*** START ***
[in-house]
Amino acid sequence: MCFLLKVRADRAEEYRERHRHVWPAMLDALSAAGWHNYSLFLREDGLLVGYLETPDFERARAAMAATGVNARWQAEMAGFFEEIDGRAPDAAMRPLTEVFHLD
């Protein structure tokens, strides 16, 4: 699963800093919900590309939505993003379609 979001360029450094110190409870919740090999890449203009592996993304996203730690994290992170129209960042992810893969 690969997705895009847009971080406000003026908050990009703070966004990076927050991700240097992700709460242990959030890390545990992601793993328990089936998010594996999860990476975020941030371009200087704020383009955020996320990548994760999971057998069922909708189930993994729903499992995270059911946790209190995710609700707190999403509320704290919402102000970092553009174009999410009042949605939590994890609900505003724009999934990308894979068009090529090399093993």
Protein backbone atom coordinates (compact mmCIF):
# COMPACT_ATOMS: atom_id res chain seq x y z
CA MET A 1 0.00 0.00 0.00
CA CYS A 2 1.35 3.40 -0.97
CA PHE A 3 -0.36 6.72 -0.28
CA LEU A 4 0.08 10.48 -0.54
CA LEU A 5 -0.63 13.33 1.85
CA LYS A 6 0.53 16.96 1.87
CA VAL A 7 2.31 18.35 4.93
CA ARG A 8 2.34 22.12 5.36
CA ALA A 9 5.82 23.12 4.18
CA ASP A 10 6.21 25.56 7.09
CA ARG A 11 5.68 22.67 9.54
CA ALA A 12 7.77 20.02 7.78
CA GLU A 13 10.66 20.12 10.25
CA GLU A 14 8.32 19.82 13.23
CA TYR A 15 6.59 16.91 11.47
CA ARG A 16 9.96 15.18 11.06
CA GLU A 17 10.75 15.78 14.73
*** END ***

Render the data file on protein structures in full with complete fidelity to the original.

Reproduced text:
[in-house]
Amino acid sequence: MCFLLKVRADRAEEYRERHRHVWPAMLDALSAAGWHNYSLFLREDGLLVGYLETPDFERARAAMAATGVNARWQAEMAGFFEEIDGRAPDAAMRPLTEVFHLD
């Protein structure tokens, strides 16, 4: 699963800093919900590309939505993003379609 979001360029450094110190409870919740090999890449203009592996993304996203730690994290992170129209960042992810893969 690969997705895009847009971080406000003026908050990009703070966004990076927050991700240097992700709460242990959030890390545990992601793993328990089936998010594996999860990476975020941030371009200087704020383009955020996320990548994760999971057998069922909708189930993994729903499992995270059911946790209190995710609700707190999403509320704290919402102000970092553009174009999410009042949605939590994890609900505003724009999934990308894979068009090529090399093993």
Protein backbone atom coordinates (compact mmCIF):
# COMPACT_ATOMS: atom_id res chain seq x y z
CA MET A 1 0.00 0.00 0.00
CA CYS A 2 1.35 3.40 -0.97
CA PHE A 3 -0.36 6.72 -0.28
CA LEU A 4 0.08 10.48 -0.54
CA LEU A 5 -0.63 13.33 1.85
CA LYS A 6 0.53 16.96 1.87
CA VAL A 7 2.31 18.35 4.93
CA ARG A 8 2.34 22.12 5.36
CA ALA A 9 5.82 23.12 4.18
CA ASP A 10 6.21 25.56 7.09
CA ARG A 11 5.68 22.67 9.54
CA ALA A 12 7.77 20.02 7.78
CA GLU A 13 10.66 20.12 10.25
CA GLU A 14 8.32 19.82 13.23
CA TYR A 15 6.59 16.91 11.47
CA ARG A 16 9.96 15.18 11.06
CA GLU A 17 10.75 15.78 14.73